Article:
Evaluate Early & Often – My friend is taking some time to evaluate the dilemma of sports specialization in his son’s life. Is the injury to his son related to playing too much baseball too soon? It’s probably hard to say, but he definitely doesn’t want it to create another injury for his son or the other kids that he coaches. It’s also to get any injuries evaluated early by an Athletic Trainer or Doctor. While it may just be “sore”, for certain injuries “soreness” can be a sign that a worse injury is about to happen. As an example, the handful of athletes that I know who have suffered apophyseal fractures at the hip/pelvis had pain in the days leading up to the injury. Unfortunately, they never said anything to the Athletic Trainers at their high schools. Within a week, both had fractures and were out of sports for about 2 months.
When dealing with young athletes, it’s important to try to take care of them. They need to be taught both skills and preventative concepts. Extra efforts also need to be made to communicate with them. They don’t always know what is things they need to tell their coaches and parents so we have to make a strong effort to ask. It’s also important to always remember the big picture – their future.
What is the most important function of a strength training program? To get stronger to perform better? To get faster? To be able to jump higher? Guess what? It’s none of these. The most important function is to help prevent injuries. I’ve mentioned this many times before in my other posts. Here’s a doctor who is delivering the same message. It’s a short read but worth your time. You can share it with others to help teach the importance of strength training for young athletes. I hope that you enjoy it.
One of the problems that I see when watching youth sports is that many of the athletes have poor fundamentals. The major thing that many of them lack is the ability to run effectively and efficiently. Obviously Strength and Conditioning Coaches notice things like this. What gets me is, why doesn’t anyone else notice it? Don’t the sport coaches see it? What about the parents that sit at every practice and game? It may take an expert to fix the problems, but it doesn’t take one to recognize that there is a problem. When I watch young athletes run, I see arms flying in all directions, bodies out of control, etc. Nobody notices this? Even if the coach can’t fix it, he should realize that there is a problem and refer the kid to someone who can. Or he can ignore it and let the kid continue to use poor movement patterns. This leads to inferior performance and injury issues. So why doesn’t someone do something? I guess it would make too much sense.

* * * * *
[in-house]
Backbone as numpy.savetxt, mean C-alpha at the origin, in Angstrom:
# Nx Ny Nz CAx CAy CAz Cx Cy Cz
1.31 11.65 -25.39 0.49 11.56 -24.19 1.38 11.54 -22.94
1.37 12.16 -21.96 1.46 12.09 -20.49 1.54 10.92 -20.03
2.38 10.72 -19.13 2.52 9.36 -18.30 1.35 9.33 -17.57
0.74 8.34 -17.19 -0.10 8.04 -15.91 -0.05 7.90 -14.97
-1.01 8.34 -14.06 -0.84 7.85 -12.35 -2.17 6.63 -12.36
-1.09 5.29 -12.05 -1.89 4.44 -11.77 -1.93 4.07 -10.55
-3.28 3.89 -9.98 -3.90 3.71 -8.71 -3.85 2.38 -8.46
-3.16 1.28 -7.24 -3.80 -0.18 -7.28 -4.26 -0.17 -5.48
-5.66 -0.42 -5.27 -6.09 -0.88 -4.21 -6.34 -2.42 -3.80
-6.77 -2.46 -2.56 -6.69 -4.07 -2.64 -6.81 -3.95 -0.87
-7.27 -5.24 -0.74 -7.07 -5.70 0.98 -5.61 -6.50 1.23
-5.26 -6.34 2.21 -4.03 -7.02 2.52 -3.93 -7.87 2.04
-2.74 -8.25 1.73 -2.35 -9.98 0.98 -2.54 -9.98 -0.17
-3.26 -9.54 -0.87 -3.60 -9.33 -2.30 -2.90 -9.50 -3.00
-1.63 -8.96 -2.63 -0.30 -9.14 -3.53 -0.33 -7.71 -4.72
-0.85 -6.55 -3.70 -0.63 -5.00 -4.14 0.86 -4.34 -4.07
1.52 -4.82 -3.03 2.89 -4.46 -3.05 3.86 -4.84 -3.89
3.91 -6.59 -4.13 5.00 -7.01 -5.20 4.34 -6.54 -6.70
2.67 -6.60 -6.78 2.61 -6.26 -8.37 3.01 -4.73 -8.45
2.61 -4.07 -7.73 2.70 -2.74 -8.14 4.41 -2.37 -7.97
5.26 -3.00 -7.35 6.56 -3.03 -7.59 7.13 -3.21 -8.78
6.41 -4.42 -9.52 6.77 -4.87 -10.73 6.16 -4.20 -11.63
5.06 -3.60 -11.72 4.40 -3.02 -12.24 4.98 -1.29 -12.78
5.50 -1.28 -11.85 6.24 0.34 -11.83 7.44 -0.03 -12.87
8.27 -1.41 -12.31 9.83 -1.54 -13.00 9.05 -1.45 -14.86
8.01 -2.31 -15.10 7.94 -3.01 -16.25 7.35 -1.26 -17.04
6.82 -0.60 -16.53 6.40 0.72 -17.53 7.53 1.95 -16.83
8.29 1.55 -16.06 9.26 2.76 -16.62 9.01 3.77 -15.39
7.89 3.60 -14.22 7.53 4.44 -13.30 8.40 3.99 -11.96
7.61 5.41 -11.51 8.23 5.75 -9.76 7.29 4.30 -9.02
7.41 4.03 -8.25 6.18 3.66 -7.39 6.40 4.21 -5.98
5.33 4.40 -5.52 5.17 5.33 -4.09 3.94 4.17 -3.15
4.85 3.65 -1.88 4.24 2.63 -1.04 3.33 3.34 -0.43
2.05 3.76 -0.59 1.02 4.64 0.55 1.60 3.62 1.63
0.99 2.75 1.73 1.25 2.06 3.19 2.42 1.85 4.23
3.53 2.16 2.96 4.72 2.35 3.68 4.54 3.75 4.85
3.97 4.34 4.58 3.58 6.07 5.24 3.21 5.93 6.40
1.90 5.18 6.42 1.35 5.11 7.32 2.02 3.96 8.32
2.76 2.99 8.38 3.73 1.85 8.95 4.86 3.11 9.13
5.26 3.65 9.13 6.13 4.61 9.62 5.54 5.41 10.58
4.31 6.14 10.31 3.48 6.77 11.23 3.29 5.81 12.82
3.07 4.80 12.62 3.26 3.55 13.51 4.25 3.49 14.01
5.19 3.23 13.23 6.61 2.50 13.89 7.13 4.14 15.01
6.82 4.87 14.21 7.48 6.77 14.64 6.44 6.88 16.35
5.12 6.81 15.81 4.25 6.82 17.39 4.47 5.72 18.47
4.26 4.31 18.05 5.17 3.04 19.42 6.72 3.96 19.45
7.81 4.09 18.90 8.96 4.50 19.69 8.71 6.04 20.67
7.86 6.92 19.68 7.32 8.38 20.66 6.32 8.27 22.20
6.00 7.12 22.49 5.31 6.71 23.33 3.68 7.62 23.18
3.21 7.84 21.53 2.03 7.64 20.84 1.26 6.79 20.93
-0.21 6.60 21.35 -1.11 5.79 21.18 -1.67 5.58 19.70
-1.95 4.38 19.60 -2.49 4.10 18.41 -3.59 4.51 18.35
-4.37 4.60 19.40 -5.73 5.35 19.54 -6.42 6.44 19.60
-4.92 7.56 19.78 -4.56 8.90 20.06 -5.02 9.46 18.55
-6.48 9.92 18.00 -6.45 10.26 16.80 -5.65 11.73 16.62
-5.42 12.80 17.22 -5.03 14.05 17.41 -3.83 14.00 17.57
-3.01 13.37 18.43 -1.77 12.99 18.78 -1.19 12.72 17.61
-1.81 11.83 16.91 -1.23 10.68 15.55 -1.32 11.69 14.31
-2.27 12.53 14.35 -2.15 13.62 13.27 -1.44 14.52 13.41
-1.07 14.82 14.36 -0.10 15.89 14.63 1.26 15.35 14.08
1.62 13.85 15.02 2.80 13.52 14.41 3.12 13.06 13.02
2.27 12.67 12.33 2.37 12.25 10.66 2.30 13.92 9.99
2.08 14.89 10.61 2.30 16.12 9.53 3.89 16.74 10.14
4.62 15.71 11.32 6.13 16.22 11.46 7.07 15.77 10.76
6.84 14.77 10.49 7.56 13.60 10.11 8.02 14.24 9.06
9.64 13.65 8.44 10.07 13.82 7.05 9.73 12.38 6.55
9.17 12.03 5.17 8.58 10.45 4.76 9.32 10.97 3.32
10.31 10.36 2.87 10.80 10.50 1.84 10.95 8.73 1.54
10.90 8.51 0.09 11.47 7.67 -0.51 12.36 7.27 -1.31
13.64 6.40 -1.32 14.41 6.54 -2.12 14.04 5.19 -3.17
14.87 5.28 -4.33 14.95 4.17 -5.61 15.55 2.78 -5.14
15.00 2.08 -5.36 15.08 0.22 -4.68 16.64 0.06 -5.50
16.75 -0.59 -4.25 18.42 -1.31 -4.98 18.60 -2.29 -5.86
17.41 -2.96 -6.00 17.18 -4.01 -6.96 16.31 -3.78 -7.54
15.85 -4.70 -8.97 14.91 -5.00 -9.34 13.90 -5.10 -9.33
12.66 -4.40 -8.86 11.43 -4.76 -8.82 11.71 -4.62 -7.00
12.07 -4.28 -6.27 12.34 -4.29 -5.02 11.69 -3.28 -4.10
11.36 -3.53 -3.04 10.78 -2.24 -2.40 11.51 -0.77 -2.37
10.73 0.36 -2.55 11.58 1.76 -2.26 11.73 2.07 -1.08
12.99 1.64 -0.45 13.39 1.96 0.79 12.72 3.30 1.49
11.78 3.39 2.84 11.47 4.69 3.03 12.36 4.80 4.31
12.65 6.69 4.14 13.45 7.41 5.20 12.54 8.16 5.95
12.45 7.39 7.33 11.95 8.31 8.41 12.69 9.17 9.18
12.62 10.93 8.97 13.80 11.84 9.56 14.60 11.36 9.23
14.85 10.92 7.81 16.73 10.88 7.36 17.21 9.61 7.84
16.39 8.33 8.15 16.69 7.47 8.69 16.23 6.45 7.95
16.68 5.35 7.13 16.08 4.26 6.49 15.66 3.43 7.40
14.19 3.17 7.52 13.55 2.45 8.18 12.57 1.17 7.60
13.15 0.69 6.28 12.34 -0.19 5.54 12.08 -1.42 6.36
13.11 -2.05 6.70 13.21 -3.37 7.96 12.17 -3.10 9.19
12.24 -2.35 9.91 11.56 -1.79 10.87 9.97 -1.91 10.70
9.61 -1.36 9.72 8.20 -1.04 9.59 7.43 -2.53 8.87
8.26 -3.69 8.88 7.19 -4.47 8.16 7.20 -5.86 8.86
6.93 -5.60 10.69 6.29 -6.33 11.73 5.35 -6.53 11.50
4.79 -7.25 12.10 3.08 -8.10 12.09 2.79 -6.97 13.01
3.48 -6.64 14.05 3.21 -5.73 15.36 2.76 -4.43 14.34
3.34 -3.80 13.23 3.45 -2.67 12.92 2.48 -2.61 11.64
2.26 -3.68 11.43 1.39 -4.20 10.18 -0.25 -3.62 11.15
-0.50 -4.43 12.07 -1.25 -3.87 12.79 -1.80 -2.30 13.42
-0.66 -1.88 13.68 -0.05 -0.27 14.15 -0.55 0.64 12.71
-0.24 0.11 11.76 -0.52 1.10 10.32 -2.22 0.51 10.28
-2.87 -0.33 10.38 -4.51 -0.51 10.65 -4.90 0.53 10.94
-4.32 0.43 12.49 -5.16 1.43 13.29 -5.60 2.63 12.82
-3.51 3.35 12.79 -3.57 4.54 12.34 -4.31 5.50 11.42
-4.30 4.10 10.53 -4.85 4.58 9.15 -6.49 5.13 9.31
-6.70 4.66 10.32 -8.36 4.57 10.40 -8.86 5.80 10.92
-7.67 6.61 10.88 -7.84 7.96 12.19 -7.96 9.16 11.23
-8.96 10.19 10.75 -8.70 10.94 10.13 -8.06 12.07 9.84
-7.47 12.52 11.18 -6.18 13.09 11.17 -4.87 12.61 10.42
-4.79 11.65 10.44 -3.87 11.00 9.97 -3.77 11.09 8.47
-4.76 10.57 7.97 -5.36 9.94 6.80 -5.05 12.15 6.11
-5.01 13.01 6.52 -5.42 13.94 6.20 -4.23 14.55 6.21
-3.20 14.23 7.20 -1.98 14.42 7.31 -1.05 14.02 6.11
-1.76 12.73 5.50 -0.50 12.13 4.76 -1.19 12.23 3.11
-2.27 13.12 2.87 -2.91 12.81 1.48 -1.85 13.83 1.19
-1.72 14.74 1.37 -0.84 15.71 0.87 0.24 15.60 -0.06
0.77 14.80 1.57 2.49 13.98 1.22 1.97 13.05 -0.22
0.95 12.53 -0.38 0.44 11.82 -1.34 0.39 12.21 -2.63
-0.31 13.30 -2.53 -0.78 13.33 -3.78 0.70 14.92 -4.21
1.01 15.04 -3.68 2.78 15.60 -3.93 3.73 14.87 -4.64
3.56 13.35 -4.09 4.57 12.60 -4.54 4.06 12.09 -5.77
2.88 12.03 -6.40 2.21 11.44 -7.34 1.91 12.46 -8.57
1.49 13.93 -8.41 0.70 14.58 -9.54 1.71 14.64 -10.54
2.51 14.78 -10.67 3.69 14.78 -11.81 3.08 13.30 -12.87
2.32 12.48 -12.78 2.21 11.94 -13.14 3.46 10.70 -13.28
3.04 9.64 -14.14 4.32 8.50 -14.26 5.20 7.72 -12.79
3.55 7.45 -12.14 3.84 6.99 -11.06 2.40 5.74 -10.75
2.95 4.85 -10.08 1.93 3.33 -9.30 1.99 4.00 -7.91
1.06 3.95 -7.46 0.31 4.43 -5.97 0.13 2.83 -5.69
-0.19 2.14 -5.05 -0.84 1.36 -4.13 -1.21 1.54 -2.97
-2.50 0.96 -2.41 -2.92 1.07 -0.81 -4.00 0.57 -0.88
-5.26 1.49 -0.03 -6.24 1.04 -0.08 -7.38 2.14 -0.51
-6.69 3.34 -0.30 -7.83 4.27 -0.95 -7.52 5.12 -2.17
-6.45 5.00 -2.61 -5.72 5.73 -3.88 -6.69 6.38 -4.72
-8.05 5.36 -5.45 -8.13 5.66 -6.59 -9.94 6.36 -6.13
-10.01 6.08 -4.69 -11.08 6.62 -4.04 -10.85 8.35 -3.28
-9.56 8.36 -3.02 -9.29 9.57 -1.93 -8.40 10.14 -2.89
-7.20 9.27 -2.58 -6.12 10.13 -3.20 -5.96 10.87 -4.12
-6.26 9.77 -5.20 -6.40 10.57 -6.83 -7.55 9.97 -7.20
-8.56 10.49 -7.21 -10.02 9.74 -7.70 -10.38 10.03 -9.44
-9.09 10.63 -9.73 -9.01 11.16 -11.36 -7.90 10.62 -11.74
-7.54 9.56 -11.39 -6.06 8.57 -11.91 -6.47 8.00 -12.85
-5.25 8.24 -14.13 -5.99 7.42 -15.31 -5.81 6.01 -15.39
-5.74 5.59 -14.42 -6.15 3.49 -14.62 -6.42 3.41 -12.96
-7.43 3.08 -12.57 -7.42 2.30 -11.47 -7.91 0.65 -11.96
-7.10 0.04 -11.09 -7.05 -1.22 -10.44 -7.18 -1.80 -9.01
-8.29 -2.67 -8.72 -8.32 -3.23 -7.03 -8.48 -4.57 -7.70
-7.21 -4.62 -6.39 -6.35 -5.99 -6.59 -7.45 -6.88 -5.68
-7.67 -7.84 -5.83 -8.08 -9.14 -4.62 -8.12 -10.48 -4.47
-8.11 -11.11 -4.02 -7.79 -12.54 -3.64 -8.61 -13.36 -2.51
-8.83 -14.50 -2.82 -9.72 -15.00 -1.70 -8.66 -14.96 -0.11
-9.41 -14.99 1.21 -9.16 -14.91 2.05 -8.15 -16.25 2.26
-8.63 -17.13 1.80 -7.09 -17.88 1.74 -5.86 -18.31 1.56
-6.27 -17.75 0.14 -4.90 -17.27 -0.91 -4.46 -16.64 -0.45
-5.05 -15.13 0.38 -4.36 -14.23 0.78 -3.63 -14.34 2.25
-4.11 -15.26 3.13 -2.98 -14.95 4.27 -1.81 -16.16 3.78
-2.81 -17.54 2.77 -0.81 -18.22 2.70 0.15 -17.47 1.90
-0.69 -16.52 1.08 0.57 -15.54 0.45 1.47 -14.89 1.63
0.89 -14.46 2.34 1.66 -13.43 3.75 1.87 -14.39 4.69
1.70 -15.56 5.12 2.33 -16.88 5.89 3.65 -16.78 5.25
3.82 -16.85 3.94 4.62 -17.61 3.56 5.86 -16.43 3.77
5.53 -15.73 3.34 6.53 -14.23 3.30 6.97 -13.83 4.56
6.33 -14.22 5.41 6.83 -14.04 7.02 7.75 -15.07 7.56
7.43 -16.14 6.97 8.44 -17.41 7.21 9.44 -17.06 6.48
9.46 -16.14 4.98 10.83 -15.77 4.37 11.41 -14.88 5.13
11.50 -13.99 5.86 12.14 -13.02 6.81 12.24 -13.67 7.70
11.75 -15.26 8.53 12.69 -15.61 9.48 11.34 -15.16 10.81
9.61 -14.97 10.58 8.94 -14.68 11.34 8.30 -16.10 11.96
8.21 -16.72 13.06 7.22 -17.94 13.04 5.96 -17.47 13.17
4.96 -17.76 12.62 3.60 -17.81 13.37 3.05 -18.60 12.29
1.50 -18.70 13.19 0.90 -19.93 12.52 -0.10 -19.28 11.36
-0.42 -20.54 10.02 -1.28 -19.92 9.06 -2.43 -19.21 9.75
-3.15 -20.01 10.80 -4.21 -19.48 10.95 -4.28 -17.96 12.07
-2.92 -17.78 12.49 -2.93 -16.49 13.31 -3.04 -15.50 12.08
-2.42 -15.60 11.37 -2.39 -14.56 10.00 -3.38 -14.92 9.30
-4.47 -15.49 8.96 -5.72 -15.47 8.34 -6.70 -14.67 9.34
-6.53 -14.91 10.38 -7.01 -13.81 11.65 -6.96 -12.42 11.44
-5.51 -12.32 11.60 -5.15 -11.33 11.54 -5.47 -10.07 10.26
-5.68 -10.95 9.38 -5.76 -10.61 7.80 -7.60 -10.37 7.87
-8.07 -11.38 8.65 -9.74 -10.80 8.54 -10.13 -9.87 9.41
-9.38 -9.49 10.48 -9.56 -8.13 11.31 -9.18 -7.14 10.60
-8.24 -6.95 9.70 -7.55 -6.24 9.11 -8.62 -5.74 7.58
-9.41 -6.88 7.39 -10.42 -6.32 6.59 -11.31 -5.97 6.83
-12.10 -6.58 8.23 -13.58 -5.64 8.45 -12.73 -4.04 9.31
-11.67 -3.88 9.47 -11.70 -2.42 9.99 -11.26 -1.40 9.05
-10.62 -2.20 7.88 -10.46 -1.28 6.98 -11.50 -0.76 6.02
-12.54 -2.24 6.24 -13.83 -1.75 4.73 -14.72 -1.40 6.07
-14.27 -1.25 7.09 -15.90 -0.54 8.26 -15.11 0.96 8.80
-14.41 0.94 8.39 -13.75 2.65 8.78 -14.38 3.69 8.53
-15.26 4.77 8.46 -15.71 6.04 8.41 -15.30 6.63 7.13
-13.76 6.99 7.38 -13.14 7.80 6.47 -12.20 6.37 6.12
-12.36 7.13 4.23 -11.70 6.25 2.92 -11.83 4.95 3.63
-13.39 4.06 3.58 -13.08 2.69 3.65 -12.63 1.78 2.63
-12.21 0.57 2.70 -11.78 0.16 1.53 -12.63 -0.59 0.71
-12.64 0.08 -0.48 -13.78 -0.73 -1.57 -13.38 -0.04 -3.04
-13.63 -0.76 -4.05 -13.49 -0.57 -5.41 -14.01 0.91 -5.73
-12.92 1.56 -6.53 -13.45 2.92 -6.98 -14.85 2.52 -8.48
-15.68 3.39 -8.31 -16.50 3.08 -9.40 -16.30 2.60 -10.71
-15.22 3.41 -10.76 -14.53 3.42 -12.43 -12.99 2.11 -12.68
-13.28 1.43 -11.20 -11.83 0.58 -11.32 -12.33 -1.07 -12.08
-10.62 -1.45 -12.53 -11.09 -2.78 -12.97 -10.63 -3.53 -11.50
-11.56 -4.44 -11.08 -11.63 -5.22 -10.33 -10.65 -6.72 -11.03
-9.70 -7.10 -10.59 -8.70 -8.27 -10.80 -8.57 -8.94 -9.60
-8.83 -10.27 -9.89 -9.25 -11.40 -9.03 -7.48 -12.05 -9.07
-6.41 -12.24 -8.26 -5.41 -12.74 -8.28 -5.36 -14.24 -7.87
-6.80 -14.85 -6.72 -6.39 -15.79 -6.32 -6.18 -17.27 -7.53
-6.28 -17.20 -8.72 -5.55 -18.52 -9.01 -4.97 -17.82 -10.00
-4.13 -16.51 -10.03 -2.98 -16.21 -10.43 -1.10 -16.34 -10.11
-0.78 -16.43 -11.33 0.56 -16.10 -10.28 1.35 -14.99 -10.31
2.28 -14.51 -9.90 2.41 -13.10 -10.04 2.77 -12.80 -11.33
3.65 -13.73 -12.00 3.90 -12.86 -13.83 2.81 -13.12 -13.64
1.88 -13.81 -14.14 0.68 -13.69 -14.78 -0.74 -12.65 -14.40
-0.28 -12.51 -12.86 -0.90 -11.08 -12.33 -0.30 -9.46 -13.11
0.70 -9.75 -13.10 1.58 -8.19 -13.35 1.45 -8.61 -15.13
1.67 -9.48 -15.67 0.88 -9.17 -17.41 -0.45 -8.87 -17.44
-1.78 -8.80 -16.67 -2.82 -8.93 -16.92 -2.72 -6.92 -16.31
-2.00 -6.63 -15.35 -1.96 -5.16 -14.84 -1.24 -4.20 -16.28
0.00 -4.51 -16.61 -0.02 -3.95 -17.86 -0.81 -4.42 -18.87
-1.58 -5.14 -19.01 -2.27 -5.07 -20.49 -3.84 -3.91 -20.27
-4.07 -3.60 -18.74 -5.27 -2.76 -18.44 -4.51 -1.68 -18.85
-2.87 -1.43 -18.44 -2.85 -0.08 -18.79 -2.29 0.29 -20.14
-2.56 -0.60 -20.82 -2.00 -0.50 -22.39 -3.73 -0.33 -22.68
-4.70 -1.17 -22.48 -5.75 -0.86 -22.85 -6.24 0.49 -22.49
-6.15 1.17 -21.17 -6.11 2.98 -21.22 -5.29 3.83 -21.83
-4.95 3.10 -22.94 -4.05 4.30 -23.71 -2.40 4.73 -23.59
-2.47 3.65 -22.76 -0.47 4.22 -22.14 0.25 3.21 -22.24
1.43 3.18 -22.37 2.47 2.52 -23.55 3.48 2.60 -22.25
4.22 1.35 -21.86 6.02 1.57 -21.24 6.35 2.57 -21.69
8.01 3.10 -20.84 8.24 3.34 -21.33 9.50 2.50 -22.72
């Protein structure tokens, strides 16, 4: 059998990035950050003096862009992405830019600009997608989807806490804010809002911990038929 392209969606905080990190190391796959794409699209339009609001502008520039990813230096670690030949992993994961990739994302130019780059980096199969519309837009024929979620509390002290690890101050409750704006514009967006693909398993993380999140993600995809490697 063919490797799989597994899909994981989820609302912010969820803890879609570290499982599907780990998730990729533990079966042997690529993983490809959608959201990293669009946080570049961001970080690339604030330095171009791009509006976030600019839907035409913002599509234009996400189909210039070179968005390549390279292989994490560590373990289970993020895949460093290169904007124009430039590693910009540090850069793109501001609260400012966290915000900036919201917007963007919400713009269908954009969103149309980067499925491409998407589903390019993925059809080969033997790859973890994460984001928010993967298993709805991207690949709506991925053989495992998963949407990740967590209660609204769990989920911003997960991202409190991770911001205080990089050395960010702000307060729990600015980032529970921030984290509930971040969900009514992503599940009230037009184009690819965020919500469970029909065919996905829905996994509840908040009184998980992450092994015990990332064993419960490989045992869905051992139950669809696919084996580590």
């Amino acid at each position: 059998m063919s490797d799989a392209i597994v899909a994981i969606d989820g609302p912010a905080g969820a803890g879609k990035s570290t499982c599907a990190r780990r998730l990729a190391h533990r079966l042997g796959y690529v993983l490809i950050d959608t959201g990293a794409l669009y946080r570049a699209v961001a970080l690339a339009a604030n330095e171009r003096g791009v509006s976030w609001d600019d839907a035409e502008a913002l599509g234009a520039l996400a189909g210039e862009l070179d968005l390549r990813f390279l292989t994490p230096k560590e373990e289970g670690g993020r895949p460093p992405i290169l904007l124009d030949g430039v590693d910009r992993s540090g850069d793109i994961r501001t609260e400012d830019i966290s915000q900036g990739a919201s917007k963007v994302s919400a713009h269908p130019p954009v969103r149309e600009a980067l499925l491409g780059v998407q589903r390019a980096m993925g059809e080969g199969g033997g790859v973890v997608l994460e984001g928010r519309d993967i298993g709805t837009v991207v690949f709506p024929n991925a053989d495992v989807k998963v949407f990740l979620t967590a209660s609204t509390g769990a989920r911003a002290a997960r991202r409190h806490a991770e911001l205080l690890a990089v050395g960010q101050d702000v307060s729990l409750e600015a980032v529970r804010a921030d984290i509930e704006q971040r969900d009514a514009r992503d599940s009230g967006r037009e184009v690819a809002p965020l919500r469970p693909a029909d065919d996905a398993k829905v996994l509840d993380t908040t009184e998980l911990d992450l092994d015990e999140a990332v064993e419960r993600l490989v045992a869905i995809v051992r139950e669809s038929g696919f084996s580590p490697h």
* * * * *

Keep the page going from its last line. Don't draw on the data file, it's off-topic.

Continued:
One of my favorite magazine/journal covers ever comes from an old issue of Training & Conditioning. I love the title “Barbie Doesn’t Play Sports”. To me, it promotes a hard working, tough image. To me, that sums up my feelings about successful female athletes. They aren’t afraid to work hard. They aren’t afraid to work hard on the court or the field. They aren’t afraid to work hard year round. However, as important as it is, sometimes it is hard to get these same females into the weightroom. Why is this? I think that this is largely because of it being an area that they are unfamiliar with. Strength training is scary for a lot of females. Many of them have been bombarded by images from female bodybuilders. These pictures always depict some lady who is loaded up on every supplement (legal & illegal) that she can pump into her body. Unfortunately, this is the image of strength training that gets burned into many females minds. They quickly decide that if lifting weights makes you look like that, they don’t want any of it. Unfortunately, females need to be in the weightroom. Why?